People are still getting cut off by the tide on an island on the Vale of Glamorgan coast, despite a traffic lights warning system and signs.
Penarth lifeboat crews have been called to reports of people stuck on Sully Island six times so far this year.
A spokesman for Penarth RNLI said the causeway to the island experiences the “second strongest tide in the world”.
“The important message is not to try and make your way back,” he said. “If the worst happens, ring 999.”
The RNLI installed the traffic lights system in June 2014 to warn visitors when they are likely to be cut off.
New warning signs were also installed in July last year to raise awareness further.
The spokesman said: “The Bristol Channel has the second strongest tide in the world. You don’t stand a chance if you try and walk against it.
“In all but the lowest of tides, the force of travel is eight or nine knots (9-10mph) from the moment you get sucked off the causeway.
“We’re trying to raise awareness amongst the people considering a visit to the island, to take note of the signage and traffic lights system and make sure they’ve got enough time to get back to shore.”
RNLI callouts to Sully Island in 2017
- Crews were called to the island on 9 January following concerns for the safety of three people, but they turned out to be properly-equipped fishermen
- On 26 March, three people were rescued from the island by lifeboat
- On 24 May, two people were rescued after becoming cut off on the island
- On 26 May, crews were called following concerns for two people who turned out to be camping on the island – visitors are asked to let Milford Haven Coastguard know if they intend camping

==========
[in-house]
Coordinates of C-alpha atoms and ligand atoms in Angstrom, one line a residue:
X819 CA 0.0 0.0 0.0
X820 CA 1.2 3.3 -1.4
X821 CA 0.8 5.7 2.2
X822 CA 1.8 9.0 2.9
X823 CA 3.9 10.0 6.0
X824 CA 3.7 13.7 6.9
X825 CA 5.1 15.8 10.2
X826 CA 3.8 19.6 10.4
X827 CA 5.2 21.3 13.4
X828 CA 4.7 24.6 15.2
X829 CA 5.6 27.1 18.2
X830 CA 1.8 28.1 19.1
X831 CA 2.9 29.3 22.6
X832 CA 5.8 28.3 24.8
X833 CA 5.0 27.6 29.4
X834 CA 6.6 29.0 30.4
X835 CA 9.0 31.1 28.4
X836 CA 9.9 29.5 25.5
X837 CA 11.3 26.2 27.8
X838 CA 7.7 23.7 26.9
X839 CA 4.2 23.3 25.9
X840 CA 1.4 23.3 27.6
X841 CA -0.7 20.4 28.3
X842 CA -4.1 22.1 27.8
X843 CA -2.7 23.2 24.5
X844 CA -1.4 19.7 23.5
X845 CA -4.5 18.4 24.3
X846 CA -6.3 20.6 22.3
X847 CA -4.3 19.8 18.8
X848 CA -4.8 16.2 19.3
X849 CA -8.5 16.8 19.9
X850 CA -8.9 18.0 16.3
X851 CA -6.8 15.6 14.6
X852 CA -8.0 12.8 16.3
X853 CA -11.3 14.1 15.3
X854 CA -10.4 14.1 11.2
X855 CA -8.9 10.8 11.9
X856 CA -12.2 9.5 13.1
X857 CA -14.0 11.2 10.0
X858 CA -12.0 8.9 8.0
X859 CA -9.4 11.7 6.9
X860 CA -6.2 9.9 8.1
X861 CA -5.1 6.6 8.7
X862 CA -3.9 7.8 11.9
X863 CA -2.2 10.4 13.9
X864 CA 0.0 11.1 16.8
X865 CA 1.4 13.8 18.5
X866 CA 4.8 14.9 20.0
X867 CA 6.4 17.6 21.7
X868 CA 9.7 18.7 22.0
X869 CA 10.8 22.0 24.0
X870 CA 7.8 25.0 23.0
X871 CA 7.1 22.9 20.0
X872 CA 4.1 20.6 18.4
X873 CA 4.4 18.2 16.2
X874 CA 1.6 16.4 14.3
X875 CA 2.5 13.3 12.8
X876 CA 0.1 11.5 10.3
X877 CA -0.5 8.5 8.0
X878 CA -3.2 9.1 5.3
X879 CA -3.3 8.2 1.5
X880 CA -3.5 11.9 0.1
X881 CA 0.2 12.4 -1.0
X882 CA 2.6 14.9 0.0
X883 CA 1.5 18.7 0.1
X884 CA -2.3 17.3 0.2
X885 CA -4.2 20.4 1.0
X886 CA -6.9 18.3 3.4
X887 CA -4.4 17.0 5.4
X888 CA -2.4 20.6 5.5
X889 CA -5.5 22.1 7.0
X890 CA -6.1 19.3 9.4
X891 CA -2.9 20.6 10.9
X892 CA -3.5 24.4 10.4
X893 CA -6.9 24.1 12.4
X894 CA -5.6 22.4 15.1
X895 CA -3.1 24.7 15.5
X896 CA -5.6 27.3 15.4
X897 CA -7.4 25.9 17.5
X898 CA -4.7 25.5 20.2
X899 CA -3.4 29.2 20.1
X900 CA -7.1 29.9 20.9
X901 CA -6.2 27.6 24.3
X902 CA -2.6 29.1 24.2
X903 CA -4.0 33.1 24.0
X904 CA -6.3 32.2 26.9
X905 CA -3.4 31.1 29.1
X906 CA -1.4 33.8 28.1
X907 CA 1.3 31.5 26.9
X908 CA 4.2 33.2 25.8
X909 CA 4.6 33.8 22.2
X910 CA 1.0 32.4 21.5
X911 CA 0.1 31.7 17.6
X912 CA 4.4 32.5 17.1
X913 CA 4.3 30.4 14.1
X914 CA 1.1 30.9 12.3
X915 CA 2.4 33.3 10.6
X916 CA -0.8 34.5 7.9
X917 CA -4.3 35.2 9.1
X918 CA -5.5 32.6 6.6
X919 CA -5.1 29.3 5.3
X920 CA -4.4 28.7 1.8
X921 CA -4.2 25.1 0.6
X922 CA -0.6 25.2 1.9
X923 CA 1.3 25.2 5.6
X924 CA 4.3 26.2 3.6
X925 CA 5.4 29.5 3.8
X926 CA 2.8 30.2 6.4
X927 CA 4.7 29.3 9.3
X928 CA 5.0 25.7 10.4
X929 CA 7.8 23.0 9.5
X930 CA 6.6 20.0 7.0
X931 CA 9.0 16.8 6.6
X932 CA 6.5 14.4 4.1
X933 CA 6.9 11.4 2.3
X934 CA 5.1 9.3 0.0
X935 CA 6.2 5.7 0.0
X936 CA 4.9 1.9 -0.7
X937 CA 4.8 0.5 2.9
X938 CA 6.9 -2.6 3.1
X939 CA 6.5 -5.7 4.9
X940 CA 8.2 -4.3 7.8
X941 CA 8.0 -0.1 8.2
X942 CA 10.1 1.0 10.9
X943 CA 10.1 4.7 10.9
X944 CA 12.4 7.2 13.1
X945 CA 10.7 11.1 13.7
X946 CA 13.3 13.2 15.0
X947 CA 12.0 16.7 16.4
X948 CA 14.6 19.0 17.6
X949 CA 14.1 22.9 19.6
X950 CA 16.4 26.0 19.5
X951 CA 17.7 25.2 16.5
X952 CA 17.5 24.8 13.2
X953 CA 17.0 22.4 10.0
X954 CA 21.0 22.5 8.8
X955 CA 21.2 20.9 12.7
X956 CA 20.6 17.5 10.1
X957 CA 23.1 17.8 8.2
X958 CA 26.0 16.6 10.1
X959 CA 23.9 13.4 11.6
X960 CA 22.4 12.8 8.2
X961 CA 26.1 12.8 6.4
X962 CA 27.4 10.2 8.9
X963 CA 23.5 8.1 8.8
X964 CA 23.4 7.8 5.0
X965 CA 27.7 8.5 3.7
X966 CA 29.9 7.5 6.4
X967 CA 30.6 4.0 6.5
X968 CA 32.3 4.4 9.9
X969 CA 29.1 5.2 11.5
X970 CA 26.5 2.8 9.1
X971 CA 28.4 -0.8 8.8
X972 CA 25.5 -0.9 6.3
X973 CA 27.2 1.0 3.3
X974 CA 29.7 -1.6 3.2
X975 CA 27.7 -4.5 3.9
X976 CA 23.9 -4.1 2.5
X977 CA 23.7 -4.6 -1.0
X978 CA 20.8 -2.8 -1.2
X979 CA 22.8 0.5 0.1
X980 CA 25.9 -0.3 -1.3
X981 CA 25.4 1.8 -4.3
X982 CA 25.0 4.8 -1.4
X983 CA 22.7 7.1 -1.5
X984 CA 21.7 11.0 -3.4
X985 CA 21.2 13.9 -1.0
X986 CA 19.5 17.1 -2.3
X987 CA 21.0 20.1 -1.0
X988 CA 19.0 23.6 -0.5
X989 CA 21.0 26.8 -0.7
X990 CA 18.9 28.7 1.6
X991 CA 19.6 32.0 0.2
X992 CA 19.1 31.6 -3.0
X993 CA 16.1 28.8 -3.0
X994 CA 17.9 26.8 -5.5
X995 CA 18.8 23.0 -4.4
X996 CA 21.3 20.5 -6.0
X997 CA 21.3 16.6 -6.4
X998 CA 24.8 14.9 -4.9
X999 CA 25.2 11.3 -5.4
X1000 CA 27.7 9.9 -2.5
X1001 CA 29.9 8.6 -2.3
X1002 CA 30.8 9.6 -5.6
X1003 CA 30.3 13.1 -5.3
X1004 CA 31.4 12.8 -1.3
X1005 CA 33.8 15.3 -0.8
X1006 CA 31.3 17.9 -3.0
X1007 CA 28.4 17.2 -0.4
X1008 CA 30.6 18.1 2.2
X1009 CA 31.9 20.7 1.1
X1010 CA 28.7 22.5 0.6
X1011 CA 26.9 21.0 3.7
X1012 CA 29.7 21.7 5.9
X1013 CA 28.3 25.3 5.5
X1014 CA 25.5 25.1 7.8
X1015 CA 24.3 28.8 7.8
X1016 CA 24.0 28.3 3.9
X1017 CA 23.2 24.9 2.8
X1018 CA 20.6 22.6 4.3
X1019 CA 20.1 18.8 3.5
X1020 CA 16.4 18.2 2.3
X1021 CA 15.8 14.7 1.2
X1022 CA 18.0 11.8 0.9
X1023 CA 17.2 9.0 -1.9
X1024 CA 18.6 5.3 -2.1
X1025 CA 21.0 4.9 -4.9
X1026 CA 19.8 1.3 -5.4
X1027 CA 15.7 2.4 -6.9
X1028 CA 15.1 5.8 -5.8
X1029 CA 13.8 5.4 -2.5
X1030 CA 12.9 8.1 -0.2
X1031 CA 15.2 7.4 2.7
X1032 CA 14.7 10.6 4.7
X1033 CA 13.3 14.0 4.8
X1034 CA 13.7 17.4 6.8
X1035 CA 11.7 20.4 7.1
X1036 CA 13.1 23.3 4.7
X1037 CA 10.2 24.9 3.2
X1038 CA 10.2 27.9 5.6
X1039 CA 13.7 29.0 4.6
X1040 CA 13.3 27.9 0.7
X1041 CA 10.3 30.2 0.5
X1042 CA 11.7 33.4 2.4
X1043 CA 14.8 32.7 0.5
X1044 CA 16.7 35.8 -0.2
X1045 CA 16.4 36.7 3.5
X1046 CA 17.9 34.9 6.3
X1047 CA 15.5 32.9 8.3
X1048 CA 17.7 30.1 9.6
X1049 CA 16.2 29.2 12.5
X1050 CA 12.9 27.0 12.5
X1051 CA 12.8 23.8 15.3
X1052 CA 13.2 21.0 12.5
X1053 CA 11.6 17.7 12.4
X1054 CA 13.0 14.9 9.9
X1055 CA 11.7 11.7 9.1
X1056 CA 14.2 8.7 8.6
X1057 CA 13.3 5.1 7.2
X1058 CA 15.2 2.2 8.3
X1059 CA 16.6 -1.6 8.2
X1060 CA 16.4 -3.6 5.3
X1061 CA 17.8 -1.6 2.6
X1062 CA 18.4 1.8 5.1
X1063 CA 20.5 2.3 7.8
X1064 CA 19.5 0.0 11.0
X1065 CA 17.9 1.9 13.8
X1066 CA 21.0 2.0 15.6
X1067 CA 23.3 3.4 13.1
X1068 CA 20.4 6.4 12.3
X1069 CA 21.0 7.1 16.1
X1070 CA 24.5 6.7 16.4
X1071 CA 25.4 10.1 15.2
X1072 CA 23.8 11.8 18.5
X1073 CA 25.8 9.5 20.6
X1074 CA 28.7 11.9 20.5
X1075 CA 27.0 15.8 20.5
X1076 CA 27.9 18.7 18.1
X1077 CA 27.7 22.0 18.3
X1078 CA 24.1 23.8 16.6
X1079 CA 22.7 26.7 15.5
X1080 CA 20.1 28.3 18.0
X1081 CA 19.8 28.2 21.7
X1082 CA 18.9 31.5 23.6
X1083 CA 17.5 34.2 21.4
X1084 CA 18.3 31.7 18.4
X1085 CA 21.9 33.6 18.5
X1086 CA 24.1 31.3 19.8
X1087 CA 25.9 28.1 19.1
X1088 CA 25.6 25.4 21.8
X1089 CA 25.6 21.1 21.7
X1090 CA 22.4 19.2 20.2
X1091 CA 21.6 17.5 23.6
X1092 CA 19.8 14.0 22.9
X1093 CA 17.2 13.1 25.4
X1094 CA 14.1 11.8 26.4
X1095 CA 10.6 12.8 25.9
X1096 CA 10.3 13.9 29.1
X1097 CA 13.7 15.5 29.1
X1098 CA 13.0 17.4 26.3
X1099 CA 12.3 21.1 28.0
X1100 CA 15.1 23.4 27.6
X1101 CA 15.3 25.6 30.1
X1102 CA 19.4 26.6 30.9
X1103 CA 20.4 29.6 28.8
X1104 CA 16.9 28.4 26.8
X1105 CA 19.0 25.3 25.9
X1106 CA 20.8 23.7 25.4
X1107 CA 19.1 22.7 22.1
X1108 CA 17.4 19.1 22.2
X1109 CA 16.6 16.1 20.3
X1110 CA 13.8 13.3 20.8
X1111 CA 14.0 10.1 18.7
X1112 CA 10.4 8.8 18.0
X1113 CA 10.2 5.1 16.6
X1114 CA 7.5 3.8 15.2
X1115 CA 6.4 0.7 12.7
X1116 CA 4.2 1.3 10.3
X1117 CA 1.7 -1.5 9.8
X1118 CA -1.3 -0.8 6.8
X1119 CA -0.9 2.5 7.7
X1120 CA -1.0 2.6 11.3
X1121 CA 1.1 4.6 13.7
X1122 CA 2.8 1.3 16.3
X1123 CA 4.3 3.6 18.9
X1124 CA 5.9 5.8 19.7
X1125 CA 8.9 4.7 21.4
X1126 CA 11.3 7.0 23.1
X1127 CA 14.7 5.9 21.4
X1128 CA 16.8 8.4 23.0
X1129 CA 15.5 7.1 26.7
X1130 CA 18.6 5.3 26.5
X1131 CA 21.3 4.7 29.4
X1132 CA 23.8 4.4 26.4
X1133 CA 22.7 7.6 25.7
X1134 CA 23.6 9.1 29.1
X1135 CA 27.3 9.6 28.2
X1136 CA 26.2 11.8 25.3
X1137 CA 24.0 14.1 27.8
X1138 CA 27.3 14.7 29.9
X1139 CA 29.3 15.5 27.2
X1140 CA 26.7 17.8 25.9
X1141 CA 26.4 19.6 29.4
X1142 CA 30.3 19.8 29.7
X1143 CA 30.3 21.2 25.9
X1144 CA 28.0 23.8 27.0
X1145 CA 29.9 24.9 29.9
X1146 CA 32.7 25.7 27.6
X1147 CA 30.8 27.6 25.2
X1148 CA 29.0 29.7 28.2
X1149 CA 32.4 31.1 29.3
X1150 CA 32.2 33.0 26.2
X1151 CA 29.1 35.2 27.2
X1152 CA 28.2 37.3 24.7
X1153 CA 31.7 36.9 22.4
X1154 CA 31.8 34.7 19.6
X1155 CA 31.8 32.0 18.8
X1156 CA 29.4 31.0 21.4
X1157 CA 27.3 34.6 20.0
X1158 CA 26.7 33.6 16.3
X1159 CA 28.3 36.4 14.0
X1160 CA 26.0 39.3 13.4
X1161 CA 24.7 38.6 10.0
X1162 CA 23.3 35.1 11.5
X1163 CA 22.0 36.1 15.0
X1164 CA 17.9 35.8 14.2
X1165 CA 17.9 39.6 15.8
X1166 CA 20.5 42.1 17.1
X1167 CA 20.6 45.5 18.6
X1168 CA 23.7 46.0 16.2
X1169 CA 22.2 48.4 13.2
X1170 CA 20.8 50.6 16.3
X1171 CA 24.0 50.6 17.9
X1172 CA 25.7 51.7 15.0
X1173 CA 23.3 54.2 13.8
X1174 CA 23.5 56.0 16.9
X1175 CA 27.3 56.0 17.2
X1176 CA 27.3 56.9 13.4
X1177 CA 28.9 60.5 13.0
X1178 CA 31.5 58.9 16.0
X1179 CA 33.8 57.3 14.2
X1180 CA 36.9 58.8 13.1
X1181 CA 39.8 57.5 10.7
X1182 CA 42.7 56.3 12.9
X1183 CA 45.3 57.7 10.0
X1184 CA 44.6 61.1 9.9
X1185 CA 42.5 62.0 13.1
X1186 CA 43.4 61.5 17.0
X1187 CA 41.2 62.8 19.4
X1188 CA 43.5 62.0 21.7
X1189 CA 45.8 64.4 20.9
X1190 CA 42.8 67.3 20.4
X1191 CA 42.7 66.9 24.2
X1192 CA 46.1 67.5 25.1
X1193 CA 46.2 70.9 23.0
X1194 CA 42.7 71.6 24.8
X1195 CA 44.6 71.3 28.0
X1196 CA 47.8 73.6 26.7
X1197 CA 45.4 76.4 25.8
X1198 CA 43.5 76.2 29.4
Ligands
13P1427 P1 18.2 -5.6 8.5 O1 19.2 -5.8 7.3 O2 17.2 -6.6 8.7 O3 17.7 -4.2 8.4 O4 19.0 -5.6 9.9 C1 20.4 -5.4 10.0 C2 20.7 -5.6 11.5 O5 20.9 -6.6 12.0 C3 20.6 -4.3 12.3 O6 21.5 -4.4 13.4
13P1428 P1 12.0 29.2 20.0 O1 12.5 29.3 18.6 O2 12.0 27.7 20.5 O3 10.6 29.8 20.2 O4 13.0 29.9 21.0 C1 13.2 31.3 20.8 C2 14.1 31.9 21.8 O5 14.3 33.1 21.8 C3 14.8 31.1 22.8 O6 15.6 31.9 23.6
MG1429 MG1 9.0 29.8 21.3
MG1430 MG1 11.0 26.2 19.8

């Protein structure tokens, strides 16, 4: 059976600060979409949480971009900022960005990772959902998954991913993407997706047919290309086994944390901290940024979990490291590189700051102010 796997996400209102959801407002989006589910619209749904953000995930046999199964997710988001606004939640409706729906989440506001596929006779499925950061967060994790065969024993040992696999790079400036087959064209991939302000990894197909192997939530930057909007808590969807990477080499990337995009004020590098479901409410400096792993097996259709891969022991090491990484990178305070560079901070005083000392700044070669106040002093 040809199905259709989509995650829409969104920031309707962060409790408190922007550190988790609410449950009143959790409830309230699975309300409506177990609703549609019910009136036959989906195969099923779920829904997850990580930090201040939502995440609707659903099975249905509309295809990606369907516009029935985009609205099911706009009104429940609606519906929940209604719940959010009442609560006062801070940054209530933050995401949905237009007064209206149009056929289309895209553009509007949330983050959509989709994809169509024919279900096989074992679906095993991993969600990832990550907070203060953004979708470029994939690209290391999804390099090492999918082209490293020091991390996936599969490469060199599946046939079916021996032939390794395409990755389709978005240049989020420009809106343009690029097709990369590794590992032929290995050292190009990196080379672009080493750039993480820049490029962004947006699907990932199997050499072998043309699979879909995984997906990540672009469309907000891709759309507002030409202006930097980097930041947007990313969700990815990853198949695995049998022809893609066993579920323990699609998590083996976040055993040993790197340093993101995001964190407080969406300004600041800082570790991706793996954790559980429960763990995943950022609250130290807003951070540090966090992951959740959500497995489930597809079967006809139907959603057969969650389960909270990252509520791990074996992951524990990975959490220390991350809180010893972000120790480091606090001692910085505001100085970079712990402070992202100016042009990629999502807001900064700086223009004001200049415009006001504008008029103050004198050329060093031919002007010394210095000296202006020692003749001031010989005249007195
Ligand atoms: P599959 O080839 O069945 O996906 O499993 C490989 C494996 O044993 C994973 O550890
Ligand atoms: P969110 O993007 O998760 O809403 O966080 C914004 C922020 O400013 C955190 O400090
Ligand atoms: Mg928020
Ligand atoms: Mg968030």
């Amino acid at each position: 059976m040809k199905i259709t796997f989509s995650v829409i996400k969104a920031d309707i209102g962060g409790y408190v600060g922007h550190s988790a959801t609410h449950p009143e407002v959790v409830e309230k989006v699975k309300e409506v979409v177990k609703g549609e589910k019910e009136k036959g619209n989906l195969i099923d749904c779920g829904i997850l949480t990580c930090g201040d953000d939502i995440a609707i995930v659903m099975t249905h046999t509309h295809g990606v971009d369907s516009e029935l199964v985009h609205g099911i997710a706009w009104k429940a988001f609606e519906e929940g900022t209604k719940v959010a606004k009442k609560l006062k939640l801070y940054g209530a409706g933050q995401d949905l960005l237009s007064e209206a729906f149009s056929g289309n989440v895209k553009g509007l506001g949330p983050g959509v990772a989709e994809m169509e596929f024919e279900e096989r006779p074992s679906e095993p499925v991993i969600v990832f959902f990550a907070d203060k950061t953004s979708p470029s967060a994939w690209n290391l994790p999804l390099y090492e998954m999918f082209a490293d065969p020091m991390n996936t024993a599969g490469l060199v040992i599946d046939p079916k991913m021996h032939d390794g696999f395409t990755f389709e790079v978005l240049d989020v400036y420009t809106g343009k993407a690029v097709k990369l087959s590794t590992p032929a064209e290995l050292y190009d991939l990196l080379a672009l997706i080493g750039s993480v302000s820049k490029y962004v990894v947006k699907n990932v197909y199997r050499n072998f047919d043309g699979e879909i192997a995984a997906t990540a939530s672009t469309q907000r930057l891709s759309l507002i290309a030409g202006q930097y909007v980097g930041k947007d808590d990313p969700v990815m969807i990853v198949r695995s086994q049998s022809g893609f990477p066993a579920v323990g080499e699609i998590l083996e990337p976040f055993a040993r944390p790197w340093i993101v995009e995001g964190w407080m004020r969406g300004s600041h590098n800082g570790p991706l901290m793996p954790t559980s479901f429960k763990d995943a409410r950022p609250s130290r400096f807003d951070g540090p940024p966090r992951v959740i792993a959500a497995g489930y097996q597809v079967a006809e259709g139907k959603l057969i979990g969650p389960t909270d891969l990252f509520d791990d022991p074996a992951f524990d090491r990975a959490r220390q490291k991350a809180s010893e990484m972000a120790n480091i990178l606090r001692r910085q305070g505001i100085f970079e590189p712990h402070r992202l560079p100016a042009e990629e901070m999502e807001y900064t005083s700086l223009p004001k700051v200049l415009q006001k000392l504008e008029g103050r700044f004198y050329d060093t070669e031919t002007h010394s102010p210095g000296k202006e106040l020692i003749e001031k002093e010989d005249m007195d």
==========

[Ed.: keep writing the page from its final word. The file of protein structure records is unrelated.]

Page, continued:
- On 28 May, two people were rescued by a member of the public after entering the water at Sully Island, one needed medical assistance
- On 11 June, crews responded to reports of two adults, two children and a dog on the island, about to be cut-off by the tide, but the group made it ashore in time
The spokesman said it was possible some people got the high-tide time mixed up with the time they are going to be cut off.
“The cut-off time is three-and-a-quarter hours before the high tide,” he warned.
“We’ve tried to look for patterns and trends, but it’s not uniquely visitors [that get stuck] we also get fishermen who are familiar with the island.
“It looks such a short distance, but the tide is not like running a bath where the water inches up, it’s pretty quick and dramatic and people get caught out.”
He said the causeway itself is “very rocky” and covered with barnacles and weeds, making it slippery.
“We had an incident where two women were washed off the causeway and received medical aid for cuts and bruises from the rocks,” he added.
“Also, there’s the temperature of the water – the lifeboat and coastguard crews will have full dry suits on with warm clothing underneath. Even in summer the sea temperature can be really cold around here.”
The RNLI urged anyone who sees somebody else in trouble in the water to resist the temptation to try a rescue themselves and to instead call 999.